How to setup Notifications in

Database May 28, 2020

If you'd like to send notifications inside your Bubble app to users, you don't need any plugin. It can all be done natively and the setup will only take 15 minutes.

You can send notification to a user when they are assigned a task or someone mentions them etc.

What do you need?

  • Data structure to store notifications
  • Workflows to create a new notification
  • Group-focus to display the notifications
  • Workflows to display and mark the notifications as read

Setting up the database

Create a new data type called Notifications. This will help us to structure the app efficiently.

Content — to display the notifications text body.

Name — just a heading to denote the ‘notification type’ for e.g A new task added or a new reminder added. This can be custom or pre-filled and can be left out as well.

Read — to denote whether the notification has been read by the recipient or not.

User — to save the User who has been assigned this notification.

You can customize these fields as per your requirement.

Setting up the workflows

Depending upon the requirement, saving these fields is straight forward.

Once you’ve created a new notification entry, all that is left is for us to display these notifications.

Displaying the notifications

You can add a bell icon or any button that you feel a user should click on to view their notifications. I’ve added a small bell icon in my app where I want the users to click to view their notifications.

I then added a Group Focus to display the notifications. Once you’ve set up the design of the Group Focus, add a Repeating Group inside it.

The type of content should be Notifications and the data source can be left blank. But how will it find the relevant notifications if the data source is blank? We’ll add the data source in the conditional statements.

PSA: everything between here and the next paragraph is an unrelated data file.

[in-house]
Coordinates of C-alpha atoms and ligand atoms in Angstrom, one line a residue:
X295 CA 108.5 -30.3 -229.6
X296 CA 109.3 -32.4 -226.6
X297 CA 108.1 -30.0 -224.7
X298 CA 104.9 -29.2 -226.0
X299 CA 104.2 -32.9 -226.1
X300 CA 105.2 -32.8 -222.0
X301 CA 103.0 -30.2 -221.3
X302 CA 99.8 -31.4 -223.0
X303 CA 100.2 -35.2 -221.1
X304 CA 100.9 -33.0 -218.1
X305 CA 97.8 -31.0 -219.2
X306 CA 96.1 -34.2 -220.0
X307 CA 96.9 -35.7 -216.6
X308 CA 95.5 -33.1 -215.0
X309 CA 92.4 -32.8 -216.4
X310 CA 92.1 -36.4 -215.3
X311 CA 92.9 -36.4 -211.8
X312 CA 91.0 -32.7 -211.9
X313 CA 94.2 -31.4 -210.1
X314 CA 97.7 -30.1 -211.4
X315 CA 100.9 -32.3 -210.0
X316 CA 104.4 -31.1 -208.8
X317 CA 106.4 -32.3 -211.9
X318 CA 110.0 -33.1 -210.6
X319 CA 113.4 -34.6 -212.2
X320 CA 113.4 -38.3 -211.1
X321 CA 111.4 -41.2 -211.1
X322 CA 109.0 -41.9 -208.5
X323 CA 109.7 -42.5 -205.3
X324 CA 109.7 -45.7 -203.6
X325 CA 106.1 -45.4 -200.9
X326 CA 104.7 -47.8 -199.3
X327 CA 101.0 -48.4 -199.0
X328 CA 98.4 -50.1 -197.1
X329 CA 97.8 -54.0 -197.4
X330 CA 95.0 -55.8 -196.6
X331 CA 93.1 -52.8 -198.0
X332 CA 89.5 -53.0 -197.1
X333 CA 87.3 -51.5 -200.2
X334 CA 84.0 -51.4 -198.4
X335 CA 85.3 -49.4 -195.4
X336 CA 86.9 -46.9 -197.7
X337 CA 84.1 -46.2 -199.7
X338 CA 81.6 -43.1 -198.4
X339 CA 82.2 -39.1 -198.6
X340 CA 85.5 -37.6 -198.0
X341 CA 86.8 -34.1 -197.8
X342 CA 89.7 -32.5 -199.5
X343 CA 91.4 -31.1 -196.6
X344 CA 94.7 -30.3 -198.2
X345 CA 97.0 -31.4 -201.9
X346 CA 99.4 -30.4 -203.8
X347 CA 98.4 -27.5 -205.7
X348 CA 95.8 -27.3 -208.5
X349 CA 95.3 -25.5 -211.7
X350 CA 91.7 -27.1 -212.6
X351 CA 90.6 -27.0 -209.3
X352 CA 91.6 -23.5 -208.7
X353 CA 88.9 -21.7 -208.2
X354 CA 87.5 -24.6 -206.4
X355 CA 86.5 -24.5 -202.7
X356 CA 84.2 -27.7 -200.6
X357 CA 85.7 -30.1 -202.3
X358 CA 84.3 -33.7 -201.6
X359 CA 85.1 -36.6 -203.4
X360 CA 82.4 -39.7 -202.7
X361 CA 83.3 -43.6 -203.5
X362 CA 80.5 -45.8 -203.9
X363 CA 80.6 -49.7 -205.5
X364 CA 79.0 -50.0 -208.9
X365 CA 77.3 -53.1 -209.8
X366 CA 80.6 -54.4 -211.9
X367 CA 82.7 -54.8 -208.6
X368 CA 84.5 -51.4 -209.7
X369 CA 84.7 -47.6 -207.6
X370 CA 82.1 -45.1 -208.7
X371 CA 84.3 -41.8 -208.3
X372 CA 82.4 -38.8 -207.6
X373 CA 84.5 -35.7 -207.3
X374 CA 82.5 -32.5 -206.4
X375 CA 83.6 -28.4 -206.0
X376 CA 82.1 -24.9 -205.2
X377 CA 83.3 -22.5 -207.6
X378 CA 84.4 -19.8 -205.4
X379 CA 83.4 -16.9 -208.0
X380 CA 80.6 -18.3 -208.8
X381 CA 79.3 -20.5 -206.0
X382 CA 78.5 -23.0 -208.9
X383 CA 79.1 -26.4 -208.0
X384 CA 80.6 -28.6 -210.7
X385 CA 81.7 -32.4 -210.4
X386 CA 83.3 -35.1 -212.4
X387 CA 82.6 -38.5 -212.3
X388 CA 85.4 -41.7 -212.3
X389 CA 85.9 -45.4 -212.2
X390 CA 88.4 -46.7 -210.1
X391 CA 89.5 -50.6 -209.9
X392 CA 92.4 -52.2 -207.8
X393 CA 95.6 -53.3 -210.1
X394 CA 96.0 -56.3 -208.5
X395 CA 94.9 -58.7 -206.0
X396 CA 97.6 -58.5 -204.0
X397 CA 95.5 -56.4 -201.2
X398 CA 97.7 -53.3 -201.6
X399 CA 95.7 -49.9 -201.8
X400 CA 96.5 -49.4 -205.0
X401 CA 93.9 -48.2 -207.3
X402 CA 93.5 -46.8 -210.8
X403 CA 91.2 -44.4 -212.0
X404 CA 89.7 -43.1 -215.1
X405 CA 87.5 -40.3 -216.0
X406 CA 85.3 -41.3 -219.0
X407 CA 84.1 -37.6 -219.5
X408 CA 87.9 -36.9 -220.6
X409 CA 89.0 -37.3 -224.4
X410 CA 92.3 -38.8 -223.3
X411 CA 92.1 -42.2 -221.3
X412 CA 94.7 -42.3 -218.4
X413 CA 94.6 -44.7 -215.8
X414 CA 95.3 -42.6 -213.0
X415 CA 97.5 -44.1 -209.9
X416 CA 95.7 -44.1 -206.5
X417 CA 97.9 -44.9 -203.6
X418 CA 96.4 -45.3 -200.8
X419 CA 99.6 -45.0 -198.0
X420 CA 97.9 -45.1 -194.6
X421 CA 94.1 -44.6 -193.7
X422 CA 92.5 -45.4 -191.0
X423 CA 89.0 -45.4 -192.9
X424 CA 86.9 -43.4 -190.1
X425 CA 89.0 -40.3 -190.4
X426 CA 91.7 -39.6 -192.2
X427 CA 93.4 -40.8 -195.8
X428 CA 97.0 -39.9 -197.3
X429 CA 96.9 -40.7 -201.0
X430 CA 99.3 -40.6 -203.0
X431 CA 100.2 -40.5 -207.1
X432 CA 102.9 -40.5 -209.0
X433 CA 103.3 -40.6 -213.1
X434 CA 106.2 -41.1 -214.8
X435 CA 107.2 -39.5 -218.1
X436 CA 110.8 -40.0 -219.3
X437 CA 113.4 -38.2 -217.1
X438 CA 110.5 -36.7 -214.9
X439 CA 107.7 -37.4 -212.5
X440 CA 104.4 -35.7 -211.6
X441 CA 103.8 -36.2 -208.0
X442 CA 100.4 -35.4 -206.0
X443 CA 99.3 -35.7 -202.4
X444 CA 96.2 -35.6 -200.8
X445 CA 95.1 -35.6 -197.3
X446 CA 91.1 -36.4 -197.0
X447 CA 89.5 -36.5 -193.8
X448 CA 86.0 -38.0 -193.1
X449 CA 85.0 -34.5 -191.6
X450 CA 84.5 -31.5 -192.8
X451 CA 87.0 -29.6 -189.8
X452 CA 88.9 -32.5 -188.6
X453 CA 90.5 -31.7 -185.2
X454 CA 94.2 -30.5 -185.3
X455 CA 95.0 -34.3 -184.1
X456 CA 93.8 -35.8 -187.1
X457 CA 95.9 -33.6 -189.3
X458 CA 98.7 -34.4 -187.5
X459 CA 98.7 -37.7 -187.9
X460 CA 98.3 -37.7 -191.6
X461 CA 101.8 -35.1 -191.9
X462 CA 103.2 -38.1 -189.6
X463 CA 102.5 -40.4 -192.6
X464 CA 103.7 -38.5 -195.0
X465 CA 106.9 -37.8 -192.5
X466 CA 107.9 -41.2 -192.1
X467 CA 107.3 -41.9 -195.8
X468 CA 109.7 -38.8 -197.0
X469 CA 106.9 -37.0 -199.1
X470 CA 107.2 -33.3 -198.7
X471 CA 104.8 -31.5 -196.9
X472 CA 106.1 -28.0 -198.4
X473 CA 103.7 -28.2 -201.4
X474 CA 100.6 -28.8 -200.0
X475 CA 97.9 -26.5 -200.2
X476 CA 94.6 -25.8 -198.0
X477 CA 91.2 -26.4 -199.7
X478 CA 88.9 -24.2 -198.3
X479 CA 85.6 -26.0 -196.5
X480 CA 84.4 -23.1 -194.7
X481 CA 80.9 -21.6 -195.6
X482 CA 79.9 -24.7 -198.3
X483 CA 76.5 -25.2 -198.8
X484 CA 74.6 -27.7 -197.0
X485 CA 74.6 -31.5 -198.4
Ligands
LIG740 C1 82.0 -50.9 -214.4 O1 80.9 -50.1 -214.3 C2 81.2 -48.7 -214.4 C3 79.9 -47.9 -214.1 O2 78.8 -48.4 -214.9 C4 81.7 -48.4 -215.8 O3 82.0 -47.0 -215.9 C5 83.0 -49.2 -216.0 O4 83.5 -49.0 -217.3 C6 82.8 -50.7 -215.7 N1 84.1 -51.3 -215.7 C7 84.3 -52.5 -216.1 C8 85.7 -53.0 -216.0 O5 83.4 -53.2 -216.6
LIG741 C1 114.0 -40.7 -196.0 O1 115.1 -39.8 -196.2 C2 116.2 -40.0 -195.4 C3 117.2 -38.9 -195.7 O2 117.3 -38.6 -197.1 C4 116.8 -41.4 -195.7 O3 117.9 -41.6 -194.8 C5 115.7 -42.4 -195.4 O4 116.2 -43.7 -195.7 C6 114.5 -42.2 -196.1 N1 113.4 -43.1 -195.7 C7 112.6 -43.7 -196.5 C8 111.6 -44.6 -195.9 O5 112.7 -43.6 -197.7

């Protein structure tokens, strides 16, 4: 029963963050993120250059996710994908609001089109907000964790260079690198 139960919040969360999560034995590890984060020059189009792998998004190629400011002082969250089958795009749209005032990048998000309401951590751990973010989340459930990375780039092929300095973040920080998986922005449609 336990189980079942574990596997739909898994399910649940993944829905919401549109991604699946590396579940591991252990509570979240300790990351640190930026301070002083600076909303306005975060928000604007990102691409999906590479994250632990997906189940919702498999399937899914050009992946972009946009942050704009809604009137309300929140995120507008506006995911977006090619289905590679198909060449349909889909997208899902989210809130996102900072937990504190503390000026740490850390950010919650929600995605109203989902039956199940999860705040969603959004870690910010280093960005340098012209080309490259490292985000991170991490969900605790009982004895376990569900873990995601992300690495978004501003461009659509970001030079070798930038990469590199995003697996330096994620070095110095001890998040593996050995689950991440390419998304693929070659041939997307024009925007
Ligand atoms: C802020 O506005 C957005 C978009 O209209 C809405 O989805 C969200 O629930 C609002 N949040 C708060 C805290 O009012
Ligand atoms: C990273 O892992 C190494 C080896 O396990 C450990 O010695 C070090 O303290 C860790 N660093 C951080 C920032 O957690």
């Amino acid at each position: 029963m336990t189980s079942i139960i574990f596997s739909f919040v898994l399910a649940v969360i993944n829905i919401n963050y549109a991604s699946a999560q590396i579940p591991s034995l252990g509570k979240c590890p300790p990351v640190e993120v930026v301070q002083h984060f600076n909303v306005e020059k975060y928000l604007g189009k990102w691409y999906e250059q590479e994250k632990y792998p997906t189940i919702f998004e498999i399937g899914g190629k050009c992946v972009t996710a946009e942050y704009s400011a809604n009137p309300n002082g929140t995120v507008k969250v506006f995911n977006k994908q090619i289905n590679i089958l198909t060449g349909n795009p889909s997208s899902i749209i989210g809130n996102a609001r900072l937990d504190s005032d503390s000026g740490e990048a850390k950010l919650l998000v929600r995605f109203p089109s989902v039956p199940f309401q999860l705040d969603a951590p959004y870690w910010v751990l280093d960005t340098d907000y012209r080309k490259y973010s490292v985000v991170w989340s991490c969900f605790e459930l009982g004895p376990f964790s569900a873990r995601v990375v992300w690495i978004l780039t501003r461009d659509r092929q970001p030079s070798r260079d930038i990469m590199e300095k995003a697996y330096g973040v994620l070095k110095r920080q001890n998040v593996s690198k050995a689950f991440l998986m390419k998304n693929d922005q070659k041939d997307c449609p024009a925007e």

Why put the data source in conditional statements?

The reasoning is that Bubble will load the Repeating Group content only when the condition is satisfied. And not on page load.

We don't want to pre-load the notifications. We can load them when a user clicks on the notification icon. This will improve page load speed and response time slightly if you have multiple repeating groups on the page.

This is a good example of using conditional statements in Bubble to improve your app performance.

This setup will ensure that only the unread notifications are displayed in the Repeating Group.

You can then add the elements in the Repeating Group to display all the information. Namely the text, number, date etc.

Create a trigger to display the Group Focus when the Notifications icon is clicked.

Add a notification tone to your Bubble app
You can add a custom notification sound in your Bubble app. Just needs some JavaScript

Marking the notifications as 'Read'

Once you have the Group Focus and the Repeating Group setup, you would like the notifications to not be displayed again once they’ve been read once.

Just add a new text element or a checkbox which the user can click to mark all the notifications as read. I’ve added a text element ‘Mark all as read’. When the user clicks on this, a workflow is triggered.

This updates the ‘Read’ field of all the current notifications to Yes. And if you recall, we had set a condition for the Repeating Group, to only display notifications where the ‘Read’ field is No.

As a result, all the notifications are hidden from the Repeating Group. You can then add another step to hide the Group Focus or whatever way you’d like your app to behave.

This is a basic but straight forward way to add a Notifications functionality in your Bubble app. A lot more customization can be done when it comes to aesthetics and database structure.

I hope you understood and found it easy to replicate.

If you need some help with your Bubble app, hit me up at [email protected] or follow me on Twitter